• The euro and euro zone economies and the debt crisis -- particularly troubled Greece and Italy and stable Germany and France -- and the impact of all of this on the US economy. Grade: B because while the EU economy did generate U.S.-based coverage, it was not as big a story in 2012 as it was in 2011.
  • Facebook’s IPO and its implications for the rest of the social media sector. Grade: A- because we did not predict that it’s IPO would be flawed.
  • The battle between Facebook v. Google+. (Interestingly, Twitter won’t be considered even an also-ran in this story.) Grade: B- because Google+ has not competed effectively with Facebook.
  • The battle between huge companies. Apple v. Google v. Microsoft. Oracle v. Everyone Else. Grade: B+ because we did not mention Apple v. Samsung.
  • The state of the media – because the media love reporting on their competitors as well as themselves. Grade: C because this was basically a non-story in 2012.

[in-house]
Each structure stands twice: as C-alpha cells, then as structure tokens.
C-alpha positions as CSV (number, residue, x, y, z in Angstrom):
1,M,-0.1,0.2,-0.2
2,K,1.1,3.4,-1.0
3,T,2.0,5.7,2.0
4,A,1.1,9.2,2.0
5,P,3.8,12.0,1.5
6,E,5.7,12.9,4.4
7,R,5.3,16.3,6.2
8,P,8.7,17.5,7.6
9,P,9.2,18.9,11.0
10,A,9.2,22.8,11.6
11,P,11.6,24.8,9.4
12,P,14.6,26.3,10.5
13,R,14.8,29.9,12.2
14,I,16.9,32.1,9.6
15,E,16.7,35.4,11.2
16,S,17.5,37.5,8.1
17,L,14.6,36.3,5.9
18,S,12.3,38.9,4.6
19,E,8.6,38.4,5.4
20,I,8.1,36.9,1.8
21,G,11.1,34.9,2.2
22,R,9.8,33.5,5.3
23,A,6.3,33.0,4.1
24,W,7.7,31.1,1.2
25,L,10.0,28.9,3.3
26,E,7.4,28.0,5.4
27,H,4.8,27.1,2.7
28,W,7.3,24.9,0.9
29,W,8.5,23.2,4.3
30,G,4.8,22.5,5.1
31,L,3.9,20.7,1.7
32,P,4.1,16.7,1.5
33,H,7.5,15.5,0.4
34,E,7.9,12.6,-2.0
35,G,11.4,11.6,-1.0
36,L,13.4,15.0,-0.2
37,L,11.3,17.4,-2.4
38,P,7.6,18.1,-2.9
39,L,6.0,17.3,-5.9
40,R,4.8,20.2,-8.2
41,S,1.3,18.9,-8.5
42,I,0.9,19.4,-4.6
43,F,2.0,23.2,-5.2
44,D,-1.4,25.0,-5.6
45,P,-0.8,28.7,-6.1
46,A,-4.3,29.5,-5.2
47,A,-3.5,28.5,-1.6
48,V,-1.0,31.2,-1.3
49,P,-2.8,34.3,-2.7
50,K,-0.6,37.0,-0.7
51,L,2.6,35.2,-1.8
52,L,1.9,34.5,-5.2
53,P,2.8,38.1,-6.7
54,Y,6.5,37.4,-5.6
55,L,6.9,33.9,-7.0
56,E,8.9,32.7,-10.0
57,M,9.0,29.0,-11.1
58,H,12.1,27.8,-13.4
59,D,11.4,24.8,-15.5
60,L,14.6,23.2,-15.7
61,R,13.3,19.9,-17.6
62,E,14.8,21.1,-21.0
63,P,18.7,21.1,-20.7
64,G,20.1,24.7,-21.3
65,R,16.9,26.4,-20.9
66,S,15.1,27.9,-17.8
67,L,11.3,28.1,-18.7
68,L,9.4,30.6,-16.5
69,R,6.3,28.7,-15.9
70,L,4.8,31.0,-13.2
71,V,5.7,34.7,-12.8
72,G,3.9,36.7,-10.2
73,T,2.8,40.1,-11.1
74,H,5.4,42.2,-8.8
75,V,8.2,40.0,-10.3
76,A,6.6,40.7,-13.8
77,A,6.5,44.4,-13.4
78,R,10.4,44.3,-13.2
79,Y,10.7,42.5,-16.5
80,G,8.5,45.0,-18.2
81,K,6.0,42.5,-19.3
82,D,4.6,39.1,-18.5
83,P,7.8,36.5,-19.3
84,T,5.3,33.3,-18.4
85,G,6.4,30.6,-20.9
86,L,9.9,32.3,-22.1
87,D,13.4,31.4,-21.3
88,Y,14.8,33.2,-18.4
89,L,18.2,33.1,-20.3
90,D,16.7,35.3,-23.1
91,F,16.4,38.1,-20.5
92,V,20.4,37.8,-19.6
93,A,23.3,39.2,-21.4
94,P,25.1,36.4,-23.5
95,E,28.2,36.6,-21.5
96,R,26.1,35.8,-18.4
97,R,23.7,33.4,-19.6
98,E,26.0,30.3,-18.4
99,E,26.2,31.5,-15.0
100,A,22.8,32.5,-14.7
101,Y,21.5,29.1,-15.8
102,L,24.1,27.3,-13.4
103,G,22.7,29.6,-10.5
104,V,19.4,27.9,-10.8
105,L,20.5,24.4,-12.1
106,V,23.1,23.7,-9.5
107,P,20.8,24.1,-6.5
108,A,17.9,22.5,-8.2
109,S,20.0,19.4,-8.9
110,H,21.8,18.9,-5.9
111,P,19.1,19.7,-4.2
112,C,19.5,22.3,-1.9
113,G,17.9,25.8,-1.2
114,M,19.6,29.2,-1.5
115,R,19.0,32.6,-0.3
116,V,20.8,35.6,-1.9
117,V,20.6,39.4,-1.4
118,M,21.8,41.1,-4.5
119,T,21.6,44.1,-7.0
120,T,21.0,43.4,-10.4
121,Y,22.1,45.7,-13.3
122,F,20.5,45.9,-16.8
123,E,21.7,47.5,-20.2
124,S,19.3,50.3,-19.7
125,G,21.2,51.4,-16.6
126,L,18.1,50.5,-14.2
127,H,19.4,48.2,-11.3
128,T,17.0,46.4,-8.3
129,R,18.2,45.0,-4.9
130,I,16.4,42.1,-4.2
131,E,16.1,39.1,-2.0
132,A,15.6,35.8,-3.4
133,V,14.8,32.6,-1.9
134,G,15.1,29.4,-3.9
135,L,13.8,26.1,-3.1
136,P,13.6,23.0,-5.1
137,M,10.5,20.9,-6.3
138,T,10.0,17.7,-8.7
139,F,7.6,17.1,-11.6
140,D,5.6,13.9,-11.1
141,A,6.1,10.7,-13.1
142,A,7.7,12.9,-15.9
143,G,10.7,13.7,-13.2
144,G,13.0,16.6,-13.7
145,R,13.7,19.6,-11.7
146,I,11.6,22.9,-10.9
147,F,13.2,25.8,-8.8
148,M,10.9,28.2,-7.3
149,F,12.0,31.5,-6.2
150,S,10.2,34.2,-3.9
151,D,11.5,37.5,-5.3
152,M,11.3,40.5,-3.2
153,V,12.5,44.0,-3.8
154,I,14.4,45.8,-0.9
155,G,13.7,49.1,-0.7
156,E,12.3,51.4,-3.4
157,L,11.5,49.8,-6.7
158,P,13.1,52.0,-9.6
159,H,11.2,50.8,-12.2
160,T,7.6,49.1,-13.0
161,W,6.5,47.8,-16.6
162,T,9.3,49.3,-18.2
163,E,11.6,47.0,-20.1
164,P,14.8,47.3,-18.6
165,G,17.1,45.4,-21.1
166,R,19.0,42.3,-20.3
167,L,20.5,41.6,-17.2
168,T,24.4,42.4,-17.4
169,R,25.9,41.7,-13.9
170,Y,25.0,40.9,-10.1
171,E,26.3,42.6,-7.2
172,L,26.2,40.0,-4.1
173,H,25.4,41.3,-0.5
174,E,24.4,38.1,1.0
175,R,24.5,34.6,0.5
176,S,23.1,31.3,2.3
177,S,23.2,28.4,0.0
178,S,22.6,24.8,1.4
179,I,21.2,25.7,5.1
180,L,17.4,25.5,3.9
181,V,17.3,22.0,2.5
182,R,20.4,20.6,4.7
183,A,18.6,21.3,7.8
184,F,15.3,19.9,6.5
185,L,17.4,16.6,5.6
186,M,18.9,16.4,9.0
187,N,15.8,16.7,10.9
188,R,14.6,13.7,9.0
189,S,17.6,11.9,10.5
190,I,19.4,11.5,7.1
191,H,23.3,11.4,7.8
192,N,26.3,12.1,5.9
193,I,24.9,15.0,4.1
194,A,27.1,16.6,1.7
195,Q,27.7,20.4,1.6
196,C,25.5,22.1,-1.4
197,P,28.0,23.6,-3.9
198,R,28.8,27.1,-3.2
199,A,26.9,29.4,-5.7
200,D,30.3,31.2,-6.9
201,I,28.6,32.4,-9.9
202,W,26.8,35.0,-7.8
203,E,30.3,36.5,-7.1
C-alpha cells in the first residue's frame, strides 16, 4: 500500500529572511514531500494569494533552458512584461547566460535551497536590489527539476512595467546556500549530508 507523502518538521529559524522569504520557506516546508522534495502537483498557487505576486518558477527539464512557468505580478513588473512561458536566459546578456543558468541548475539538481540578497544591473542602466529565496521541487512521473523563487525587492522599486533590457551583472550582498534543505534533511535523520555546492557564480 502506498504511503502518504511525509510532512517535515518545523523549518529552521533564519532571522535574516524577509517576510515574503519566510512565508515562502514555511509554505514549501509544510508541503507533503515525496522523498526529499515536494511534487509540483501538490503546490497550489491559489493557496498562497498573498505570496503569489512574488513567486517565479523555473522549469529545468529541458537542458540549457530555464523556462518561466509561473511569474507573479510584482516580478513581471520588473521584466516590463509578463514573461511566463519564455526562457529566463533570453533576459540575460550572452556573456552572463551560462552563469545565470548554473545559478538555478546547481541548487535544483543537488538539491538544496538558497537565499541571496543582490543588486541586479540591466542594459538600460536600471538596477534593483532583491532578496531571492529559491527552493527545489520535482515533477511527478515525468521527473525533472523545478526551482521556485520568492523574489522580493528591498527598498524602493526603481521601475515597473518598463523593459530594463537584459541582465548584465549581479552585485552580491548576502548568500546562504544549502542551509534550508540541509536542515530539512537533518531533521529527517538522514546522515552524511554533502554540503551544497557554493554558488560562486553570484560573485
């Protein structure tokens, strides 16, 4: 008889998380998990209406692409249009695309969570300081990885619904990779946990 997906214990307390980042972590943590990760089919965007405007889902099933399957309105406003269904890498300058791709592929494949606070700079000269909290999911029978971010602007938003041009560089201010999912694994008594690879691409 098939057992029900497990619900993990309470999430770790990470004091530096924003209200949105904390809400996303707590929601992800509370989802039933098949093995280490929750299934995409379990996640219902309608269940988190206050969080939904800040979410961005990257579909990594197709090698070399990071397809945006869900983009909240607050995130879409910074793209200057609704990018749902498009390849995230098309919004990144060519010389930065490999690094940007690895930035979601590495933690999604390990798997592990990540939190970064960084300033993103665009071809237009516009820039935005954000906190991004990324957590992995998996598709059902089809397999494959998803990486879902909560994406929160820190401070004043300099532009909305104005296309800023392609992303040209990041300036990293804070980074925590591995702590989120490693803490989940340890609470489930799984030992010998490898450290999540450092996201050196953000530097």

• Online privacy will continue to be an important story. Grade: B, which would have been higher if we had linked online privacy with Facebook’s changing privacy policies. Sample New York Times article: “Facebook Changes Privacy Settings, Again.”
  • Online reviews – specifically whether they are from real customers who have bought the product or whether they are positive phony reviews paid to counteract real negative reviews – will generate coverage.  Grade: B- because while this generated some attention (like in a Mr. Know-It-All column in December’s Wired), this was not a big story.
  • The economics and environmental impact of fracking, an efficient but controversial way to extract oil and natural gas from shale. We expect climate science and global warming to be issues during the general election, specifically when discussing regulations. Grade: B.